S3E11 One of the many criticisms leveled at True Blood is how it tends to get a bit …crowded. As the show’s gone on, it’s picked up more side characters and subplots than The Wire, and without The Wire’s high death rate, the cast just keeps growing. Normally I’d hold that as a point in the show’s favor, as long as it’s done well, having a large, diverse cast and multiple stories can bring a level of depth and immersion to a show, and create a sense of a complex, growing world. But sometimes it’s just a pain. In last night’s penultimate episode, there was a total of 14 minutes of the “actual” plot, that is, plot involving Bill, Sookie, Russell, and Eric, while the other 46ish minutes were spent elsewhere. Some of last night’s side stories were entertaining, or at least promised future entertainment, but that’s the kind of ratio that can piss fans off (not to mention certain recappers who just just their wisdom teeth removed.)
Having multiple plot lines can be a strength for a show, moving between stories helps cover some of their dull moments. Imagine how awful an episode of nothing but Bill and Lorena in the torture dungeon would have been, if we didn’t also get Tara and Franklin and Eric and Russell to distract us. But when there’s only one story that’s really interesting, and the others are just going through the motions, the whole show gets dragged down. Take Tara and Sam, for instance. Since Sam’s sudden angst aquisition last week, he’s been going through a very stereotypical television downward spiral. Tara’s been doing the same thing, more or less since she first arrived on the show. For the most part, it’s been insufferable, so the writers finally sucked it up and had the pair sit down and deal with their issues, in something vaguely resembling a mature, developed manner. (True, they did end up having sex, but it’s True Blood. Sex is used like duct tape.) It’s not the most exciting part of the episode, but it sets up Tara and Sam to be slightly less annoying in the future, so it we can consider it a net gain. If the other plots were stronger, we wouldn’t mind a little time off to put Tara and Sam’s lives in order, especially if it meant that we don’t get any more scenes of Sam insulting everyone in the long run. But when every other plot is equally dull, or far more irrelevant, it’s a chore to watch.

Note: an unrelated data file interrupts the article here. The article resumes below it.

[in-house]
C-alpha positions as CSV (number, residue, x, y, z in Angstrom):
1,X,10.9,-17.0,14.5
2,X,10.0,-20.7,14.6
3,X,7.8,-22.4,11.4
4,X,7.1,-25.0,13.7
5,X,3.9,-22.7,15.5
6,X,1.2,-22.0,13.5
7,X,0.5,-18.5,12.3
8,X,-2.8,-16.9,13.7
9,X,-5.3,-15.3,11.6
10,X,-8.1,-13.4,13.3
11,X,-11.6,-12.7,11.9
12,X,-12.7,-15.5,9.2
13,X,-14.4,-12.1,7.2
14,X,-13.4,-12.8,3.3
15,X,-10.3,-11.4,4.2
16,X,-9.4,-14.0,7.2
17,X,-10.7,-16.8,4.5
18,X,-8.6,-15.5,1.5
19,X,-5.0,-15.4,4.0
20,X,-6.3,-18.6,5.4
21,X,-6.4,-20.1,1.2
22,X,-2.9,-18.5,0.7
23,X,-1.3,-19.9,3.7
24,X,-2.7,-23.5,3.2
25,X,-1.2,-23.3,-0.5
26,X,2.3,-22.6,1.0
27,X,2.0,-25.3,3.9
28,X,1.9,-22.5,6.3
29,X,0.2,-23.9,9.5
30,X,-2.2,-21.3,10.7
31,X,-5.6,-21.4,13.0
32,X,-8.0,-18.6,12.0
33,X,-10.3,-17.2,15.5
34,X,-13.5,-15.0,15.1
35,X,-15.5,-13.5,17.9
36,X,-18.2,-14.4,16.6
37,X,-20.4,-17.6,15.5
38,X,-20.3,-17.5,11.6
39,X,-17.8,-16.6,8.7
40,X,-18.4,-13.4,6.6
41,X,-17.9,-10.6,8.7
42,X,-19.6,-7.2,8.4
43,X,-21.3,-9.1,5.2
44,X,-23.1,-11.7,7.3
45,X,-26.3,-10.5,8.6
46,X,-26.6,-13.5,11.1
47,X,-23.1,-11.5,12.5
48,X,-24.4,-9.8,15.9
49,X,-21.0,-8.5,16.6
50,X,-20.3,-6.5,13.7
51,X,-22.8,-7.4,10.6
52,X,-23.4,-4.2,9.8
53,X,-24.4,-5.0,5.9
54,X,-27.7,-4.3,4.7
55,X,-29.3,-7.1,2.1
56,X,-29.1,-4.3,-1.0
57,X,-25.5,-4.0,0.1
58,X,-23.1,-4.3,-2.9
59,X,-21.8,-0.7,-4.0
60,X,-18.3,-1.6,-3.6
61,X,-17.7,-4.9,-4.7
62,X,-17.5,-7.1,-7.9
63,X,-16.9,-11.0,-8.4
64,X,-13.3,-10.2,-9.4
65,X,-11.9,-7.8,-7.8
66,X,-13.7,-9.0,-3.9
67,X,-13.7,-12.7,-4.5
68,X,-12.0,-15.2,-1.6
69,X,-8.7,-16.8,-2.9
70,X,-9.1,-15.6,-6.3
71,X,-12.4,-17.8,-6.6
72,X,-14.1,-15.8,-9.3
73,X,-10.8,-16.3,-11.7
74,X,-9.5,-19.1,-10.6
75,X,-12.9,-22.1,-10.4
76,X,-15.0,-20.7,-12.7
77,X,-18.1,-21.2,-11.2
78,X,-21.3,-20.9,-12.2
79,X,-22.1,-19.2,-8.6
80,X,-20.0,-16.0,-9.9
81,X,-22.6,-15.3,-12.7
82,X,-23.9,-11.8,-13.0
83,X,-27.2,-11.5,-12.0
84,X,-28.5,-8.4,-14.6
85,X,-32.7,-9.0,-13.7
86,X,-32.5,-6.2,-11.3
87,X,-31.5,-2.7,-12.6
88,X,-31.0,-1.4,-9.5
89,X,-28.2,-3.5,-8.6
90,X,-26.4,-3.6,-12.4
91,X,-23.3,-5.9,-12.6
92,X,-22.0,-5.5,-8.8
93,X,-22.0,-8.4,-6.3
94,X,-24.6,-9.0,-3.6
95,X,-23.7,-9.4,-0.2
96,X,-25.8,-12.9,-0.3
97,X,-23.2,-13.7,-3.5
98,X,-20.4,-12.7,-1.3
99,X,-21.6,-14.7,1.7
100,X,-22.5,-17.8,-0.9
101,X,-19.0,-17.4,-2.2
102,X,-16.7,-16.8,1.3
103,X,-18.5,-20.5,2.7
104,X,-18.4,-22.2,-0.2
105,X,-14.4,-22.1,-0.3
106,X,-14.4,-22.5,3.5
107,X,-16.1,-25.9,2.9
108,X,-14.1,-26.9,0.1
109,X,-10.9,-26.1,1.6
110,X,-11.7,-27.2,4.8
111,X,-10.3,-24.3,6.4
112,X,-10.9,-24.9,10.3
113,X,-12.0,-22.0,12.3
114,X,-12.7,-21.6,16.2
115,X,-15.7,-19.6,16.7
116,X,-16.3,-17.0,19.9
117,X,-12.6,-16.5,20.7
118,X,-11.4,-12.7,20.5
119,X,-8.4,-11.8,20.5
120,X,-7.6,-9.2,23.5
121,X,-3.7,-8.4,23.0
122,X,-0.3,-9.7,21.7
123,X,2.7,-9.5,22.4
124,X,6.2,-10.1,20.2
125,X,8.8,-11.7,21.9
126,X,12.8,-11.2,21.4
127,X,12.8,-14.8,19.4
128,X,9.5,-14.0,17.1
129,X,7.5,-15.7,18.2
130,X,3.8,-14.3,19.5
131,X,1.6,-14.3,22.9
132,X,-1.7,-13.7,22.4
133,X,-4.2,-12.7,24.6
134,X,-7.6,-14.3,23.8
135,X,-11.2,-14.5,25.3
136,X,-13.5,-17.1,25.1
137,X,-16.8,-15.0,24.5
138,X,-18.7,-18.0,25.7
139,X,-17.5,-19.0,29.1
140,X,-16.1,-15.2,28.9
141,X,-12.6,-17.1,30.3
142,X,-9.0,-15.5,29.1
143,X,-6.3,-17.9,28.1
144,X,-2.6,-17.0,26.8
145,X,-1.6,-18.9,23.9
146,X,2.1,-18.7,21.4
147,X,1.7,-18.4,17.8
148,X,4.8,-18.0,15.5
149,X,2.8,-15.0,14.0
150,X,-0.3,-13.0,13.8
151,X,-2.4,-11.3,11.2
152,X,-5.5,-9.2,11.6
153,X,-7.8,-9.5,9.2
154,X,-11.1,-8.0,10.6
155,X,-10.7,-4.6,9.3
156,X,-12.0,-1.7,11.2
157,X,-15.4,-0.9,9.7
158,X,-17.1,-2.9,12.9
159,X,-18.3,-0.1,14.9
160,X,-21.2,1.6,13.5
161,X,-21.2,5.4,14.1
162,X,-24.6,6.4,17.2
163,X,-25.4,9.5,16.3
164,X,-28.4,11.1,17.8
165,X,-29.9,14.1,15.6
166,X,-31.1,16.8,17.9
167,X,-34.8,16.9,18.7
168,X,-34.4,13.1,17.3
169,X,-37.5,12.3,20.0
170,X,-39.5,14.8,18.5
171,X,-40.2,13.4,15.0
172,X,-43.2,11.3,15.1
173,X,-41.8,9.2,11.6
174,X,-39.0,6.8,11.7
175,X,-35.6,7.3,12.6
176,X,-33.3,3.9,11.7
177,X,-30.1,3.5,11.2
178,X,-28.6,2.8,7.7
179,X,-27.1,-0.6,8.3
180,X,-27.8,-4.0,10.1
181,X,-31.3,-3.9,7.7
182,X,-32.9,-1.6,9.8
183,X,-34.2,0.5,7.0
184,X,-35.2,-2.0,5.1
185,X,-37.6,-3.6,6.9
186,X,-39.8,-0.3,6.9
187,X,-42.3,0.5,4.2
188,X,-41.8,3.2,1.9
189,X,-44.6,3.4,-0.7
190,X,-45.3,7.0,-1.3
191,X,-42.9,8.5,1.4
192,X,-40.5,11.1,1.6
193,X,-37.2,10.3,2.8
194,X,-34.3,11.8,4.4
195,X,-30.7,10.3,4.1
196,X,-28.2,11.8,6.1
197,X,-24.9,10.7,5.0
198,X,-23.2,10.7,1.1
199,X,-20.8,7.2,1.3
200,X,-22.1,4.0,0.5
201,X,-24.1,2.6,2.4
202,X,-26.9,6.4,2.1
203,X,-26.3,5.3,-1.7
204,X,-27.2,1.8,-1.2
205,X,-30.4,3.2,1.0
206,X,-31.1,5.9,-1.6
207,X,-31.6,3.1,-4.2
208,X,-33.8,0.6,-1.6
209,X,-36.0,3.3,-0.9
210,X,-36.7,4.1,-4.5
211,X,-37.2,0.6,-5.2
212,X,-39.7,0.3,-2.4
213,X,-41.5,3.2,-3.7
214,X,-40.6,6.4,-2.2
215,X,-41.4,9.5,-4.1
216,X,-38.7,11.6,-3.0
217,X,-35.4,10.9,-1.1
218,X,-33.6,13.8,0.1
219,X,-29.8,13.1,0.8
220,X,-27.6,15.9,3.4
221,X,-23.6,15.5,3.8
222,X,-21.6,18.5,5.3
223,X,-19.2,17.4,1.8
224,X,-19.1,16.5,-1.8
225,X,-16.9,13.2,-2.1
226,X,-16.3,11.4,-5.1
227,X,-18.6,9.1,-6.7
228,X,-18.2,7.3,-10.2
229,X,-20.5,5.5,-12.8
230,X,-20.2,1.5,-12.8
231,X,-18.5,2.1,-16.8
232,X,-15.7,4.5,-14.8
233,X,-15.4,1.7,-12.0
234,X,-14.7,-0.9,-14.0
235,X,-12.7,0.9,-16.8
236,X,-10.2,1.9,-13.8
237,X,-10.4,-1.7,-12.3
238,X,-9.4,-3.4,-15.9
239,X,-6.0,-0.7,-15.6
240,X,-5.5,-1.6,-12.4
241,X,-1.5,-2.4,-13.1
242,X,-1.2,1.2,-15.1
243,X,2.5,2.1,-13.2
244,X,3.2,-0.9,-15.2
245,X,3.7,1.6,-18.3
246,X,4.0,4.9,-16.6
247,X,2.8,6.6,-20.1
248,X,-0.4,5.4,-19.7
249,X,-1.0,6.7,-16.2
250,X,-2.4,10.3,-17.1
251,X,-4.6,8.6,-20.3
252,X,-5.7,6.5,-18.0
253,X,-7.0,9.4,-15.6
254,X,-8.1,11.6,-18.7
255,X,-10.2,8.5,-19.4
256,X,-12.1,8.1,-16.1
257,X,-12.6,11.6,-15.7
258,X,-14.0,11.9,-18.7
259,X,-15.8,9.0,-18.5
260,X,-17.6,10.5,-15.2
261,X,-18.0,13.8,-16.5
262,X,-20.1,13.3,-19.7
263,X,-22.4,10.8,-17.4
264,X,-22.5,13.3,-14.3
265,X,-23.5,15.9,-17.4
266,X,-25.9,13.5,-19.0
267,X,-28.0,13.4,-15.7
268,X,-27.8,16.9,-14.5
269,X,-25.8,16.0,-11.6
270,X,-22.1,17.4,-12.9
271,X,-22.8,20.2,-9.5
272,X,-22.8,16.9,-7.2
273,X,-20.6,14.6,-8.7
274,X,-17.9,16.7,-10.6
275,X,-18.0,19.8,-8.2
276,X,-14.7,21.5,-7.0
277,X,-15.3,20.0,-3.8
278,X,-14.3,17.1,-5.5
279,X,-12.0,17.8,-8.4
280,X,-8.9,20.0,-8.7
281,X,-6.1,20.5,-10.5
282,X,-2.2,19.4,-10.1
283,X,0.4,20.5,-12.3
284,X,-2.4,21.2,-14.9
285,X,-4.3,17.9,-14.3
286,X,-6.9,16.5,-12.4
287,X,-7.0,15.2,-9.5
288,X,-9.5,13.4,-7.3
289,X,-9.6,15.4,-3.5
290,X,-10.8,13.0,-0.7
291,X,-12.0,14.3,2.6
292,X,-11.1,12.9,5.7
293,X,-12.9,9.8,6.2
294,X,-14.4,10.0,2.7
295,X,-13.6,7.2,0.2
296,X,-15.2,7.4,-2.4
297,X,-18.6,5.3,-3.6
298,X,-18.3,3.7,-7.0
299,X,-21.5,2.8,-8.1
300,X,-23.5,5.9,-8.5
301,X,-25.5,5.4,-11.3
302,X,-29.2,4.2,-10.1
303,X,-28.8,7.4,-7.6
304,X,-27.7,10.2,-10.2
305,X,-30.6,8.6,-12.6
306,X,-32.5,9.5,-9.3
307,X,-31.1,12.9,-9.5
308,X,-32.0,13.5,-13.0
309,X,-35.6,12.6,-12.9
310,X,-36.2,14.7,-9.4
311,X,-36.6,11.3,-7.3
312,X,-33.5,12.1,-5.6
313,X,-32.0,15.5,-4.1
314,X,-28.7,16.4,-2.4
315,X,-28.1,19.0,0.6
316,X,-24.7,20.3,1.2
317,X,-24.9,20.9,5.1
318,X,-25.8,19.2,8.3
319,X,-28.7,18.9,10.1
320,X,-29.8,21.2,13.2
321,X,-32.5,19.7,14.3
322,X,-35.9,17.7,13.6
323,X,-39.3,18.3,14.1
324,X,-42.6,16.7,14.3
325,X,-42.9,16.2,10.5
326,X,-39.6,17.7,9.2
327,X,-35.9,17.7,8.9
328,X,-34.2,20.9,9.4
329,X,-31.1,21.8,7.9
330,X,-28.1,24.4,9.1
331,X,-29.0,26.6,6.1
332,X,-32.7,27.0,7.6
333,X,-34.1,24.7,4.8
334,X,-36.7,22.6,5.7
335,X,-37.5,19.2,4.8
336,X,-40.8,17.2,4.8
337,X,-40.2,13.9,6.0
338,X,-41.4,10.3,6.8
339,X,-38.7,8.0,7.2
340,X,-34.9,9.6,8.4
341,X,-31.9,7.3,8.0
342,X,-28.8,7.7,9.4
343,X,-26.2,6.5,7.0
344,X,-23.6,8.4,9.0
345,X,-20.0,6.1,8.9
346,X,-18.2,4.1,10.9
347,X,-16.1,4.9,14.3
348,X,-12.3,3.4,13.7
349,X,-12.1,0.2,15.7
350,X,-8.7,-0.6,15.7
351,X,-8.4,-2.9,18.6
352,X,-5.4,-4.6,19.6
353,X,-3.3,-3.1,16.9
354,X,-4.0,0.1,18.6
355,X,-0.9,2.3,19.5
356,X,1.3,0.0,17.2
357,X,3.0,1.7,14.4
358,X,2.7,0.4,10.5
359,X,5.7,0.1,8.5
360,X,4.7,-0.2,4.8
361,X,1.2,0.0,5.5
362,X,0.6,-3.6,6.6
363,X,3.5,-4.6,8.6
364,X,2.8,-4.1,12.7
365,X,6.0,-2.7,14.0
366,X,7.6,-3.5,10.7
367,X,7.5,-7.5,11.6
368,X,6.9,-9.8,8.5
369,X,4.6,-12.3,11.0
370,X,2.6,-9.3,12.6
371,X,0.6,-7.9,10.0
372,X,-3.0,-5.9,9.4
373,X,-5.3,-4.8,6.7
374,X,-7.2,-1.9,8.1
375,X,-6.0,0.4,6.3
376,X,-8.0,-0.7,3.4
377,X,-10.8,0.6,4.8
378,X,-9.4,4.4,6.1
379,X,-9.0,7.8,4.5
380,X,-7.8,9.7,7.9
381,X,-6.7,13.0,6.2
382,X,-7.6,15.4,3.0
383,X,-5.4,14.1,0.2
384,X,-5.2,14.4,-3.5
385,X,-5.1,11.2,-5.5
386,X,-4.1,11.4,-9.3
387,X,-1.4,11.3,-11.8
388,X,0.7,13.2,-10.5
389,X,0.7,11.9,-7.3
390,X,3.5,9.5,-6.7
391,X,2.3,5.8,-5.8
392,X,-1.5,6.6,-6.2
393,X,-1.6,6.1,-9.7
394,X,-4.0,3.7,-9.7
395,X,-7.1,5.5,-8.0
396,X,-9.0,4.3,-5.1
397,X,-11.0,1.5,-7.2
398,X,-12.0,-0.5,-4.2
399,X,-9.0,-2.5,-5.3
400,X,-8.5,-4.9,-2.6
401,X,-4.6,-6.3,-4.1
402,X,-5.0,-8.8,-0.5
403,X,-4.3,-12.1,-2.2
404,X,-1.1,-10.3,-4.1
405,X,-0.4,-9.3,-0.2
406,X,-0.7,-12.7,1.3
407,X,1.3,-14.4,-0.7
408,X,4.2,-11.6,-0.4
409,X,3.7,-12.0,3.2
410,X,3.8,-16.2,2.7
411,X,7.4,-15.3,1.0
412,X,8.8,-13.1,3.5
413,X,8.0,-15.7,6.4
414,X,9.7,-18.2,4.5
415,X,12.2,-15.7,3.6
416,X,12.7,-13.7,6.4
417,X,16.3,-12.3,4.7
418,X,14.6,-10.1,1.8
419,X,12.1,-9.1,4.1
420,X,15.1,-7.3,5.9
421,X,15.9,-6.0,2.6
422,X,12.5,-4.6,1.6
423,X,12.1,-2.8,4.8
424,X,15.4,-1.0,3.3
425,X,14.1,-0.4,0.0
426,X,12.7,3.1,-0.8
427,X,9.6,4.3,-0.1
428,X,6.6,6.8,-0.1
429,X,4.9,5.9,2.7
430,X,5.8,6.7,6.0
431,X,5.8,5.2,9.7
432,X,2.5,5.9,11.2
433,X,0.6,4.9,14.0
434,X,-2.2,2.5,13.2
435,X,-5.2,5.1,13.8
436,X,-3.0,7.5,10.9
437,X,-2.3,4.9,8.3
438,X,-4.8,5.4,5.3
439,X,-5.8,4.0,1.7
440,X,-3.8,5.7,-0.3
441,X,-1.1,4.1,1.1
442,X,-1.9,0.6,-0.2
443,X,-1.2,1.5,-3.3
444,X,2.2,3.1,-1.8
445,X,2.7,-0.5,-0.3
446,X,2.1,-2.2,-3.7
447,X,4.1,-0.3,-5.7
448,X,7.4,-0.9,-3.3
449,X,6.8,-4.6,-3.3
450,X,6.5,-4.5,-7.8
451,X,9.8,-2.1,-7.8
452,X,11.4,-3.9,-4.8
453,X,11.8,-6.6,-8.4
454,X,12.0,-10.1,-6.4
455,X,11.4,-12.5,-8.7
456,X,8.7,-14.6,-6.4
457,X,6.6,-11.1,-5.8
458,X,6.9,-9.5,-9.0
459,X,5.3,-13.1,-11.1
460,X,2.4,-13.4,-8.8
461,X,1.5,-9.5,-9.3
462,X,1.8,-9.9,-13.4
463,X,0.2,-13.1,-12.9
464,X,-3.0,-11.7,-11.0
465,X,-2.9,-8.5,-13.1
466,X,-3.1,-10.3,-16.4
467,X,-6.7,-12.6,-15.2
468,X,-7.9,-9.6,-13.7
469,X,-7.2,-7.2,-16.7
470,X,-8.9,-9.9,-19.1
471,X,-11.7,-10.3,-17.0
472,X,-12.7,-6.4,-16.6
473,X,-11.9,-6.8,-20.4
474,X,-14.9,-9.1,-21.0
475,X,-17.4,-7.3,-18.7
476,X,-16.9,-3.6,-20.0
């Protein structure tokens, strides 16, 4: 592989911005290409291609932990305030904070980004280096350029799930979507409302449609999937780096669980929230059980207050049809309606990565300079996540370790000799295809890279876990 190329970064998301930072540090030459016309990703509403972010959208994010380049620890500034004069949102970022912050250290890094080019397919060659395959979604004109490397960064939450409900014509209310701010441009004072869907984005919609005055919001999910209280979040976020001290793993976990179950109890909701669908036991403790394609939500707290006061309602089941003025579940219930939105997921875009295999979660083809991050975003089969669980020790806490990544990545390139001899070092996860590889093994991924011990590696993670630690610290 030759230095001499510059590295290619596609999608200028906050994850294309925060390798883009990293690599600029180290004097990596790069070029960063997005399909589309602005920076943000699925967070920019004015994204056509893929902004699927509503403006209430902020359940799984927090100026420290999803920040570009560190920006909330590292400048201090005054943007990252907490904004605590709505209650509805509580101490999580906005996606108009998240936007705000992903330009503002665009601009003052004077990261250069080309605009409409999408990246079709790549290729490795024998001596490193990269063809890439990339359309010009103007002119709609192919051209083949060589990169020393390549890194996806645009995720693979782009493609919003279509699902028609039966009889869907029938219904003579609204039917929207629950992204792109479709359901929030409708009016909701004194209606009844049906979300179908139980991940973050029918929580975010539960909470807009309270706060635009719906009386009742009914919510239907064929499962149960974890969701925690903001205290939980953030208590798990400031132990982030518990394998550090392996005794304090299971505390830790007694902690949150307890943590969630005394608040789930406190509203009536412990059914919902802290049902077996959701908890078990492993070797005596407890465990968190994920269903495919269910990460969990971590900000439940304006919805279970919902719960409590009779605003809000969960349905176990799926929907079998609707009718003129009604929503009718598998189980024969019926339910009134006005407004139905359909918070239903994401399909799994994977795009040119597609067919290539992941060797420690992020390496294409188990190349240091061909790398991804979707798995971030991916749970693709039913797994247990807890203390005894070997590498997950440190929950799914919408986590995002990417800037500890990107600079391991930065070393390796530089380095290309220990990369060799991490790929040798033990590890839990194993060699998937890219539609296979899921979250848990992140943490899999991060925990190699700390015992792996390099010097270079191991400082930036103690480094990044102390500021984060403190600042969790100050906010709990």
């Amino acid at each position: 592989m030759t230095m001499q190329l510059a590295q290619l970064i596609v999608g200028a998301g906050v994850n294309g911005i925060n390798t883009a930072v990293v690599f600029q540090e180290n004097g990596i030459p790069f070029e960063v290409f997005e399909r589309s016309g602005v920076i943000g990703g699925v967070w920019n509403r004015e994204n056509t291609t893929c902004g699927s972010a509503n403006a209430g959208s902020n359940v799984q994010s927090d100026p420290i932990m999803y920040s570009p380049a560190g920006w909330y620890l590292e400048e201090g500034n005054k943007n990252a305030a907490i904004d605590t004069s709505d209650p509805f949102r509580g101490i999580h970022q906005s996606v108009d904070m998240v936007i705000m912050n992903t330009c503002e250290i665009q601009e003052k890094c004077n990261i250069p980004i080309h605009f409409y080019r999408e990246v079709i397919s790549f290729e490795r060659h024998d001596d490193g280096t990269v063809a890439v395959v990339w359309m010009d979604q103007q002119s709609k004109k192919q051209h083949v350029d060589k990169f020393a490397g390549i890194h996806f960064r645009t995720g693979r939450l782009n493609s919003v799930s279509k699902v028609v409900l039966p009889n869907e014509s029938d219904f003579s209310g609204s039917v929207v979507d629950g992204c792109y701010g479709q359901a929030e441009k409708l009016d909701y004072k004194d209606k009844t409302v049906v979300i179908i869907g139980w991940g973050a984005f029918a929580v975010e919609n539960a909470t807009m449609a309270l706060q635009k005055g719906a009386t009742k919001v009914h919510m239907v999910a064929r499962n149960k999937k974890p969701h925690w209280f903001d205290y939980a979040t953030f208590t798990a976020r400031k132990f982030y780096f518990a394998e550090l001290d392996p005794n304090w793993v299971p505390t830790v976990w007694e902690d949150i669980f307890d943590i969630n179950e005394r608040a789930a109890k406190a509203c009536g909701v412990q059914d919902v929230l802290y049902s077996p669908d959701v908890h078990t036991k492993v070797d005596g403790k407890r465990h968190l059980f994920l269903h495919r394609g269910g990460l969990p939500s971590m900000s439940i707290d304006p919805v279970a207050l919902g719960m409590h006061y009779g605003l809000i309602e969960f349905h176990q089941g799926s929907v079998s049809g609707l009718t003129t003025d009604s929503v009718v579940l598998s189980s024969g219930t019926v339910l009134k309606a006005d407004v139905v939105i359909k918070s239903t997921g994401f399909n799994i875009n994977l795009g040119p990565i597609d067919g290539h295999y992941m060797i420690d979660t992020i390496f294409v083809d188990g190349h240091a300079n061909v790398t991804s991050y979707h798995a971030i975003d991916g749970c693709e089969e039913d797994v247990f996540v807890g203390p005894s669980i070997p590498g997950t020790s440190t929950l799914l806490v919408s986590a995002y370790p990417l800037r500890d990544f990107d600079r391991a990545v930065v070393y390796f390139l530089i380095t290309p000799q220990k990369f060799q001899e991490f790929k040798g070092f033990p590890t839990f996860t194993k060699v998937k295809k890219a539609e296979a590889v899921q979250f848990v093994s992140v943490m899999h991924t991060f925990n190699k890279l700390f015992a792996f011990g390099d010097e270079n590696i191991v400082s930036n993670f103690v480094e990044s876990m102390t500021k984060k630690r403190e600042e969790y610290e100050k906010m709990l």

Take a look at Jessica and Hoyt, for instance. They’re cute, likable characters, but that doesn’t mean that I want to watch Hoyt’s mom and ex-girlfriend plot to break them up. As a matter of fact, that’s exactly what I don’t want to do in the middle of the second-to-last episode, because #1: Those characters are two-dimensional stereotypes, and #2: It has NOTHING to do with anything. The same thing goes for Jason, who takes some valuable time out of searching for his sister, who he has reason to believe has been kidnapped by a 3000 year old, insane, homicidal vampire, to watch a high school football practice. Unless the finale ends with Hoyt’s mom working together with the quarterback to throw a stake through Russell’s heart, I have no idea why we’ve been spending so much time with these people.
It’s a shame, because those 14 minutes of plot were pretty excellent. Sookie breaks out of Eric’s sex dungeon, with some help from Bill and hooker cardiologist Yvetta, but is promptly re-captured by Eric and Russell, who want Sookie’s magic sunscreen blood. There’s some good character moments, like Eric saying goodbye to Pam, and Bill and Sookie imagining their “normal” life (Bill wants to teach third grade! I hope they don’t teach diction that year, otherwise all the kids of Bon Temps are going to come out with little Bill accents), but the momentum is shot to hell by the fact that we only get about two minutes of action at a time before we’re back to watching Sam being drunk. Pacing’s not the only problem the storyline has, of course; it would’ve been nice to hear about the “ultimate vampire dream” before this episode. Though it’s easy enough to accept that vampires miss the sunlight, but it’s got to be a bit disappointing when your minute in the sun in spent in the Fangtasia parking lot. The episode ends with one of True Blood’s patented cliffhangers, but is there a doubt in anyone’s mind that Eric’s going to make it out okay? True Blood needs to start trimming down its cast, but there’s no chance in hell that they’re starting with Eric.
True Blood opened with an Emmy’s-esque death montage. It thoughtfully includes an entry for “vikings.”
“This is not just about your relationship, you infatuated tween.” – Bill might want to consider getting this tattooed on his chest.
“I thought it was shoplifting or something!”
“Apparently you wanted my father’s crown for your vast collection of meaningless shit.”
“Gosh darn! Dagnabbit! Shit fucker!” may be the best insult combo ever.
“That’s my double-cousin Beauford! Don’t worry, he never hurt nobody.”